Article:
The elements of the periodic table are all around us! They make up every single thing in existence without exception. Some of them are essential for life and widely known, like oxygen, and others are somewhat more useless and undistinguished, like protactinium. But how many of them do you know by name? You probably have never heard of these elements, yet they serve important roles in our daily lives.


Full drug cabinet containing bismuth-based medicine
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Bismuth is known for its colorful pinkish hue along with its odd rectangular crystals. Historically, it was often confused for lead because of its high density and low boiling point.

Alone, bismuth isn’t that useful. But when it’s mixed with other metals, it becomes extremely helpful. A mixture of bismuth and tin or cadmium is commonly used in fire detectors and electrical fuses. The most common place you have probably seen this element is in your medicine cabinet. Pepto-Bismol is named and colored in honor of its active ingredient: bismuth subsalicylate, which acts as an antacid.


Space shuttle launching into the air amidst huge clouds of rocket smoke
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Beryllium is a strong, light metal with a very high melting point (2,349 degrees Fahrenheit). It’s more flexible than steel, non-magnetic, and resistant to rust. With all of that going for it, it’s no wonder that there are many important applications for such an element.

It was originally known as glucinium because of its sweet taste, but it didn’t take long before scientists discovered that it was highly toxic and should never be tasted. Even airborne particles are enough to cause major health problems. While it may never be a good addition to your sugar cookies, beryllium is used in mechanical applications that require lightweight strength and heat resistance, such as springs and brakes on cars, in space shuttles and satellites, and even nuclear reactors.


Up close view of old-fashioned record player featuring osmium needle
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Osmium’s claim to fame is that it’s a shiny, silver metal that resists corrosion. It is one of the densest elements in the world and is a byproduct of nickel refining. While the metal itself is not toxic, when it oxidizes, it becomes osmium tetroxide, which is a highly toxic vapor with a strong odor.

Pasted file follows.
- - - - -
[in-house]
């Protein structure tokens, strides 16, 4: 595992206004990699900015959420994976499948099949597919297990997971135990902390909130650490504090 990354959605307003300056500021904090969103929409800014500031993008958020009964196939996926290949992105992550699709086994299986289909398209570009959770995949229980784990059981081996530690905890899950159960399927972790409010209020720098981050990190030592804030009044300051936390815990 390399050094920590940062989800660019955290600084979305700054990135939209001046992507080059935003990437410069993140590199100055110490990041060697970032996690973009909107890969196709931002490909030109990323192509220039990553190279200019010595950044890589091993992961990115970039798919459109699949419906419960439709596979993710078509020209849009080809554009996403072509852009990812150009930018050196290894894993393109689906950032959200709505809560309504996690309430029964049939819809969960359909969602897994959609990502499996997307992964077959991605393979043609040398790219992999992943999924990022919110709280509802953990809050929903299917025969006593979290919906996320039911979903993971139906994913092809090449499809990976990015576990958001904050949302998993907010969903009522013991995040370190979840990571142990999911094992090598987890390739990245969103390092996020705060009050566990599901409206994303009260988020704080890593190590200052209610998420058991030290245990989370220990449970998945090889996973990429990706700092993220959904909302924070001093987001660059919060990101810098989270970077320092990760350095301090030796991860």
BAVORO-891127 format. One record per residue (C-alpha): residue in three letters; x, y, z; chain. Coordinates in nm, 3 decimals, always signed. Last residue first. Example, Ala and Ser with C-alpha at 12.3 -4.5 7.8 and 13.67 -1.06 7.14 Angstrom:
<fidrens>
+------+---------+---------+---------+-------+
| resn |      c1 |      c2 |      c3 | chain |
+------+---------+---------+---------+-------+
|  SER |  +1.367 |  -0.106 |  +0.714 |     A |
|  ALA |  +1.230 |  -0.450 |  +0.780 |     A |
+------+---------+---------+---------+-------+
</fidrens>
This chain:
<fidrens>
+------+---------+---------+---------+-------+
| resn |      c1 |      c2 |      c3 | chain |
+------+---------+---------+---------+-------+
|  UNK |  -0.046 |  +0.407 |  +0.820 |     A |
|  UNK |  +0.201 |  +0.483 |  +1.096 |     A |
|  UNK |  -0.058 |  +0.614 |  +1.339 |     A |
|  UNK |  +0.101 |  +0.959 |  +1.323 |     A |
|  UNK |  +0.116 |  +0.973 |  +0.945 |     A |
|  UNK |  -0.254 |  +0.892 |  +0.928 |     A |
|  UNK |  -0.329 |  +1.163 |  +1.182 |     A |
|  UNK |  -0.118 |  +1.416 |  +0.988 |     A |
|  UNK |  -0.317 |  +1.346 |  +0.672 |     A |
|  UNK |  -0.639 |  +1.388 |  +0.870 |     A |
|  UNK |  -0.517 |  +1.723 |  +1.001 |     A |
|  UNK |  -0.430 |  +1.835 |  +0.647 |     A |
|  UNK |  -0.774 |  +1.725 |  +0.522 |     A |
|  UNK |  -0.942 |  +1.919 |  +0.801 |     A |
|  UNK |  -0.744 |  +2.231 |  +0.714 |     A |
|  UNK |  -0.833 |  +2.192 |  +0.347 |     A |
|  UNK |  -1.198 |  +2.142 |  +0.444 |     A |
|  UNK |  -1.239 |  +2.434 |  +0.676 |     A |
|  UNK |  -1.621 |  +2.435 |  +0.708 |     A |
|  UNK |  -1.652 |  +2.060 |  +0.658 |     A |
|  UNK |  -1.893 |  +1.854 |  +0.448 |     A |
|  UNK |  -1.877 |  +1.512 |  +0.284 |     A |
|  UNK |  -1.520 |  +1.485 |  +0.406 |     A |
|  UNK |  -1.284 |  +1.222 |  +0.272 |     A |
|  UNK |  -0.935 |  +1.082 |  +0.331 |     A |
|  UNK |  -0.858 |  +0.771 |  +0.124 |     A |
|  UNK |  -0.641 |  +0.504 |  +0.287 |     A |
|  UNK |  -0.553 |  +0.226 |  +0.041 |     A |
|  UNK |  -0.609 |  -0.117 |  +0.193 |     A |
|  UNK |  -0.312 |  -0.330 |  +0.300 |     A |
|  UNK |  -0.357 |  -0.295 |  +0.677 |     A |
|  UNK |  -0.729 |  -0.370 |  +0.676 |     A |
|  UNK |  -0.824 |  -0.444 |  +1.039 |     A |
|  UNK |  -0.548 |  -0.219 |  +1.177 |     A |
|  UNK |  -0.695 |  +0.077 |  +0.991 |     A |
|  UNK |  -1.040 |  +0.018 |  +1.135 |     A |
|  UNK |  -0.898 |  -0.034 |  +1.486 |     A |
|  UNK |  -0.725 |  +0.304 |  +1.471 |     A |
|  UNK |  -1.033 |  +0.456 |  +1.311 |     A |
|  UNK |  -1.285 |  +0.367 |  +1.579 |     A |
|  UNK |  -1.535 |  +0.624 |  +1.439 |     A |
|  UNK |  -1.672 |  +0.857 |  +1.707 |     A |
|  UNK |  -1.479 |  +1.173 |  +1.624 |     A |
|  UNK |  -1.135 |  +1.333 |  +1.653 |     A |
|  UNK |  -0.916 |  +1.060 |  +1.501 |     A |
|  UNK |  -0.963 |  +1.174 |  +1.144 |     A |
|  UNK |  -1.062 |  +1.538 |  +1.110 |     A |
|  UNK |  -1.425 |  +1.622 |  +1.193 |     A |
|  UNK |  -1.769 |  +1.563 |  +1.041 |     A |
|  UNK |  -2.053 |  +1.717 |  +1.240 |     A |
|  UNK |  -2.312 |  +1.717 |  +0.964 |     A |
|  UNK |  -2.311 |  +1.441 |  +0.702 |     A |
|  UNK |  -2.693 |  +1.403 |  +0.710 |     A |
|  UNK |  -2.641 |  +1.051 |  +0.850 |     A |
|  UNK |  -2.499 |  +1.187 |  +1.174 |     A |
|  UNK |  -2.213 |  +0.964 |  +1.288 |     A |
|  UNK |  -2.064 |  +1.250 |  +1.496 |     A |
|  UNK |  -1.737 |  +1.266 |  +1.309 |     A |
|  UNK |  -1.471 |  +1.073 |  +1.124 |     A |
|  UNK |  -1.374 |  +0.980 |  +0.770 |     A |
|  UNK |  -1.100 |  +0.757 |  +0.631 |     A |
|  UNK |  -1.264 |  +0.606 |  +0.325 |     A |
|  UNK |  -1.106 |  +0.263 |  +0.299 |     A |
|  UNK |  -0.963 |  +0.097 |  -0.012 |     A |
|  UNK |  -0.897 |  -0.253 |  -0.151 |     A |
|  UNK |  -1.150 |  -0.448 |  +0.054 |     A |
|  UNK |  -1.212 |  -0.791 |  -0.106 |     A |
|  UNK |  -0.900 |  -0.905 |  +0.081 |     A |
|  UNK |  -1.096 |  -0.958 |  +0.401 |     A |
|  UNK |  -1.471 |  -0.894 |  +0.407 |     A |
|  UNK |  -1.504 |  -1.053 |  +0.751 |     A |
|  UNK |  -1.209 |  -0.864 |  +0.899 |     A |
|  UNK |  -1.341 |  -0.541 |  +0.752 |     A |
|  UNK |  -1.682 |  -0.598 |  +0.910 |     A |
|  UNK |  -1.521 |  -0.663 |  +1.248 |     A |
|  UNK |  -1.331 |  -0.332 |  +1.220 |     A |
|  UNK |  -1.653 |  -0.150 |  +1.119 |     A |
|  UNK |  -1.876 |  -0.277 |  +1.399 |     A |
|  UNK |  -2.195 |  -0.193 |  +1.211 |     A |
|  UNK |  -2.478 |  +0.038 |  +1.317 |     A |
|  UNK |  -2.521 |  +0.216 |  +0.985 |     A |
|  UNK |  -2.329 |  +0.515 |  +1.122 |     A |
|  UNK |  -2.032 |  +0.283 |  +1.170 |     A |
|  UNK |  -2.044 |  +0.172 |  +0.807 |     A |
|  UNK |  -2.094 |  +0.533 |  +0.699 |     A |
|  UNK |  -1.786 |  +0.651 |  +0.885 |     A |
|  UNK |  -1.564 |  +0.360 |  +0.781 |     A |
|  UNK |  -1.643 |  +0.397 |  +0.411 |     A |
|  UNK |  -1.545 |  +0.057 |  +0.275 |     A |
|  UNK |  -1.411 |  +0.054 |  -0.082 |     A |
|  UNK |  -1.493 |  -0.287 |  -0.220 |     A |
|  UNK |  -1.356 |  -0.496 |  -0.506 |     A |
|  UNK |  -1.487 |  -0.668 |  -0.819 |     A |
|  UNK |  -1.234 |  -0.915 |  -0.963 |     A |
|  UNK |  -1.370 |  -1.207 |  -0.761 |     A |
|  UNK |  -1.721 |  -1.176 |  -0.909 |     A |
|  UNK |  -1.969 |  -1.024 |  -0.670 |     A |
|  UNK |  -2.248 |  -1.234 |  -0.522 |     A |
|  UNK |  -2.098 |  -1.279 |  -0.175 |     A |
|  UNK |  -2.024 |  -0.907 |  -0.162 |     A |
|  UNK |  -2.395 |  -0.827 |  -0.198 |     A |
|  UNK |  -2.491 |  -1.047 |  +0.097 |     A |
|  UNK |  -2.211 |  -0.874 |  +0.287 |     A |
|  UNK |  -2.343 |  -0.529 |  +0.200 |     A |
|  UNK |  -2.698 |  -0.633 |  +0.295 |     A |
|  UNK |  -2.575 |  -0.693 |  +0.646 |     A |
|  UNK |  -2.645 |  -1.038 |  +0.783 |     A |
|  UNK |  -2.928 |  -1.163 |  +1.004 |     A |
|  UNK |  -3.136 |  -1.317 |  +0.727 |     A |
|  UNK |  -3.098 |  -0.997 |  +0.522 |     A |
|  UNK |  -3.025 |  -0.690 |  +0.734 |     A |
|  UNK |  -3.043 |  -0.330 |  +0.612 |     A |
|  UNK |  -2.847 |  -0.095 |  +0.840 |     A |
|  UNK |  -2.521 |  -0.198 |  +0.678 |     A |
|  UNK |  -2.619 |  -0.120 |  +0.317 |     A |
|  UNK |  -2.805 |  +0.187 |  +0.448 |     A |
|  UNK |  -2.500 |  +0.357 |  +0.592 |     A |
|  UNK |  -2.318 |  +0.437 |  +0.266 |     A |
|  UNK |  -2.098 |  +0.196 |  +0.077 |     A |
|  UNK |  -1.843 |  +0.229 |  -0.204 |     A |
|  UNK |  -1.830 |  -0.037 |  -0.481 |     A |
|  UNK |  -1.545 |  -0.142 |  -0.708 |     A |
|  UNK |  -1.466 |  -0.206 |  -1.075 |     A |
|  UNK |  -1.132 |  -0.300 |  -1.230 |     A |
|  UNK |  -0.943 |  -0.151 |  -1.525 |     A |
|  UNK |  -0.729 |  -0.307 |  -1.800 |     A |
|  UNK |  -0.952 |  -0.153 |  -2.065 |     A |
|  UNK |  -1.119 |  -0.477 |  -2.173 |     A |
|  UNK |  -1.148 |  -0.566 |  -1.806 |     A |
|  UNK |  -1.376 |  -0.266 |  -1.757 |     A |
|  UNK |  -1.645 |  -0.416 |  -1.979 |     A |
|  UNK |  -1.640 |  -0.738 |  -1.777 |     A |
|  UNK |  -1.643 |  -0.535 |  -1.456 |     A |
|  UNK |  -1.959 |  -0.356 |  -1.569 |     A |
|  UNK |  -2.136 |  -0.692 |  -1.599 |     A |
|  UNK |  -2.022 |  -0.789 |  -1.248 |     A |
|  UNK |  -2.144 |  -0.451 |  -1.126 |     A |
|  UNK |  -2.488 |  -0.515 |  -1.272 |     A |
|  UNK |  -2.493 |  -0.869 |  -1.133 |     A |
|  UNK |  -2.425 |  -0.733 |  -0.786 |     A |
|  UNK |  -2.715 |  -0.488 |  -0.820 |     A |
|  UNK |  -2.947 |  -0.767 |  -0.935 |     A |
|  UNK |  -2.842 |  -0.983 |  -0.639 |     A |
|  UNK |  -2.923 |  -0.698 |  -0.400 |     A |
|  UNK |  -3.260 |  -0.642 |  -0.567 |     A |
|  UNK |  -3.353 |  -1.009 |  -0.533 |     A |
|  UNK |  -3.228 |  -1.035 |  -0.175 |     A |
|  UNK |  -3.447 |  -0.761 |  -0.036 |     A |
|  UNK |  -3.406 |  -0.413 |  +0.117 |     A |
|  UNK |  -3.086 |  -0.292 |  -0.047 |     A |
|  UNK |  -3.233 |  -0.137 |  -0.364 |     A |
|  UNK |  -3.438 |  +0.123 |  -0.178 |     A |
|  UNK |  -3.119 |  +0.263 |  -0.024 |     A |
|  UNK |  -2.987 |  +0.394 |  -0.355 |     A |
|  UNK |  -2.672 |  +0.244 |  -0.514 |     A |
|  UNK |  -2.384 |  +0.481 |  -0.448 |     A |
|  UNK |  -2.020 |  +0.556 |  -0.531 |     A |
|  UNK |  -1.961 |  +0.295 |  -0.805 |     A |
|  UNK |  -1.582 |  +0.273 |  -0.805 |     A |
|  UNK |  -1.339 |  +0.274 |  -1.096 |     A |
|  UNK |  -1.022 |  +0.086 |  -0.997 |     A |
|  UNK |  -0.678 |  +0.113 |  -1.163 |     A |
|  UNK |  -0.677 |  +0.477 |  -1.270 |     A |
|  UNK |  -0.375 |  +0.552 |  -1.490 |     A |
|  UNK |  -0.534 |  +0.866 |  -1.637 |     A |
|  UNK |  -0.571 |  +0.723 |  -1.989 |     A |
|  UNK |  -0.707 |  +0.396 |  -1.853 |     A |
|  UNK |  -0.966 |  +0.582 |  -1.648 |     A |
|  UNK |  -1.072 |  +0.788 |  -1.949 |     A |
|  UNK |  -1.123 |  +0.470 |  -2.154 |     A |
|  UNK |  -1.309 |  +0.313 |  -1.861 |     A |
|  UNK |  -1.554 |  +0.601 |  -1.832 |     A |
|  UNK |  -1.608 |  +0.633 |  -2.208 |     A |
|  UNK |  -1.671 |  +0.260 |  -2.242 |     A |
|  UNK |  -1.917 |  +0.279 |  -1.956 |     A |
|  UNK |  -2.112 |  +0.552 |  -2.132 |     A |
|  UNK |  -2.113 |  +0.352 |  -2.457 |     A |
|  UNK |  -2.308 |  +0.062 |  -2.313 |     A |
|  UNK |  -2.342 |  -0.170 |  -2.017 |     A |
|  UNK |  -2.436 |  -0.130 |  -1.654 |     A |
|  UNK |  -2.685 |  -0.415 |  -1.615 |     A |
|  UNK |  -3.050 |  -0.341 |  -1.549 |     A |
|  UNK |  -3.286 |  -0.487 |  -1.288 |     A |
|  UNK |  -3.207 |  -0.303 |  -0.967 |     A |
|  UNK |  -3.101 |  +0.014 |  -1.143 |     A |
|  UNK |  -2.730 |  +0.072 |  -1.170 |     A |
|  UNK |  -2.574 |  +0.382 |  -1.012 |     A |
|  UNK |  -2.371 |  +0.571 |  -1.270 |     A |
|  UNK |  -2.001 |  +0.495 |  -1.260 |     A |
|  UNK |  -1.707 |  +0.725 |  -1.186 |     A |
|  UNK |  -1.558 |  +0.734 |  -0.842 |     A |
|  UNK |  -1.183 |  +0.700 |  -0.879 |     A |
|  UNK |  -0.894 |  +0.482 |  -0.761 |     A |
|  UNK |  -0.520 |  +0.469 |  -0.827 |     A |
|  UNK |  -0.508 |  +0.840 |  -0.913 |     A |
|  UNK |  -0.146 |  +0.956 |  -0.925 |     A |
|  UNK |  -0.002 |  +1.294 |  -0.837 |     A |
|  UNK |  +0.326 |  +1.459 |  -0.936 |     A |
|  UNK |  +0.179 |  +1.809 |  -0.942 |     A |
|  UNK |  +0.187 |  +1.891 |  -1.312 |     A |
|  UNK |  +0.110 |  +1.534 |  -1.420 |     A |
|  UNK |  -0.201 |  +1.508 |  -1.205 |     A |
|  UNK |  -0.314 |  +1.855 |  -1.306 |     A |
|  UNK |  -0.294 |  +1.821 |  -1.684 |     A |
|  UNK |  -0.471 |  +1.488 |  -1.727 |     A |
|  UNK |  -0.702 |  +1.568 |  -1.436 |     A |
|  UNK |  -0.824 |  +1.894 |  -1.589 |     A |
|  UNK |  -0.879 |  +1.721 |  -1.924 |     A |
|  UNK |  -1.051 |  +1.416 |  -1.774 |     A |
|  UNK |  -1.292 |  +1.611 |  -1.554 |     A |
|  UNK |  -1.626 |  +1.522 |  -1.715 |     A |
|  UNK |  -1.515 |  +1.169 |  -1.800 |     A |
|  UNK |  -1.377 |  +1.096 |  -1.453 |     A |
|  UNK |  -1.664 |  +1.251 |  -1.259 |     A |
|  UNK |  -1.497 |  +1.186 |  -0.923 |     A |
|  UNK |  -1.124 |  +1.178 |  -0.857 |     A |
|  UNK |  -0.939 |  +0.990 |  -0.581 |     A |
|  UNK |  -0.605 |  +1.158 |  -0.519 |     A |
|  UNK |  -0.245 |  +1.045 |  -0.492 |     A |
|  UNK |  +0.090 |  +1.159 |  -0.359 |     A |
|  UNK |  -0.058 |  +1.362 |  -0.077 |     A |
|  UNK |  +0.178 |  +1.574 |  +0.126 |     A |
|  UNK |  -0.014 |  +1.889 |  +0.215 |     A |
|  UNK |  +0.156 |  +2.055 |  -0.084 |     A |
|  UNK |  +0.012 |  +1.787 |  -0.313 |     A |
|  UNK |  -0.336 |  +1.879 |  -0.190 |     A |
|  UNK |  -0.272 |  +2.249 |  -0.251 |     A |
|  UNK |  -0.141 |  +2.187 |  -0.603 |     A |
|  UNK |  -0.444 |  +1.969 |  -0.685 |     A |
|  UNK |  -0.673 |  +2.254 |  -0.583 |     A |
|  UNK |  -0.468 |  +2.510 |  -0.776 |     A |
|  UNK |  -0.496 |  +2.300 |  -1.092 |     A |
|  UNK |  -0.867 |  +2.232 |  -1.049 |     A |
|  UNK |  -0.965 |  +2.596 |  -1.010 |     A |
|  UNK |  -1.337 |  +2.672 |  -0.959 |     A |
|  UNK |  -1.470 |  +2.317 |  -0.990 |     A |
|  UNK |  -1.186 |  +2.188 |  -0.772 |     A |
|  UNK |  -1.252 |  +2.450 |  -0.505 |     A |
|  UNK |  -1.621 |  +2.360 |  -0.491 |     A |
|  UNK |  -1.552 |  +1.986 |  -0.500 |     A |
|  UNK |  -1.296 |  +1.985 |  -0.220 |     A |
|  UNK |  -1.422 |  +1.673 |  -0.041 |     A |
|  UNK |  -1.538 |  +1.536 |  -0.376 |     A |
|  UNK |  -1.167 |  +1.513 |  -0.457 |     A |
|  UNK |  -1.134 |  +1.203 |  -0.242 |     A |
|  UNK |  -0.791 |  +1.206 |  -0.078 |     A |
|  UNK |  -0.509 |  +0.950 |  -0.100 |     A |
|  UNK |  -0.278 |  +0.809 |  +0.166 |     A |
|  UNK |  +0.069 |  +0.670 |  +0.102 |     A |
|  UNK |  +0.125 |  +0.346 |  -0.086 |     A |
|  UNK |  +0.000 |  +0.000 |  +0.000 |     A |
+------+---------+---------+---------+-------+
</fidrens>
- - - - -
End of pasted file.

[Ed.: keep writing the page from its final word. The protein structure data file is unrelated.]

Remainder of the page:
Because it’s pretty and durable, Osmium is used in fancy fountain pen tips and record player needles. Since the demand for record players has plummeted in the past few decades, osmium isn’t highly sought after.


Up close view of a pool of melting gallium on wooden table
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Gallium has the atomic number 31 and is one of the more interesting elements on the periodic table. It’s a solid at room temperature, but its melting point is only 86 degrees Fahrenheit. That means if you hold a block of gallium in your hand, it will melt into a pool of silver, metallic liquid. And unlike another metallic liquid everyone should stay away from — mercury — gallium is completely nontoxic. You don’t even need gloves to handle it!

Aside from being fun to play with (yes, it can even be bought on Amazon), gallium is used mostly in electronic applications such as microwave and infrared circuits. Gallium arsenide is a primary ingredient in solar panel production.


Man using stationary drill with tungsten carbide drill tip
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Tungsten is one of the toughest substances found in nature and has the highest melting point of any element at 6,177 degrees Fahrenheit. Pure tungsten, while super dense, is very soft and malleable. It gets its strength when made into compounds.

Tungsten carbide is a popular compound used to make heavy duty, nearly-indestructible tools. To cut tungsten carbide tools, you have to use the only thing harder: diamond. Naturally, tungsten carbide is a popular alternative to diamond in manufacturing because of its much lower cost and similar durability. In the past few years, there has been a wave of “scratch-proof” rings and wedding bands hitting the jewelry market. Want to take a guess what they’re made of?

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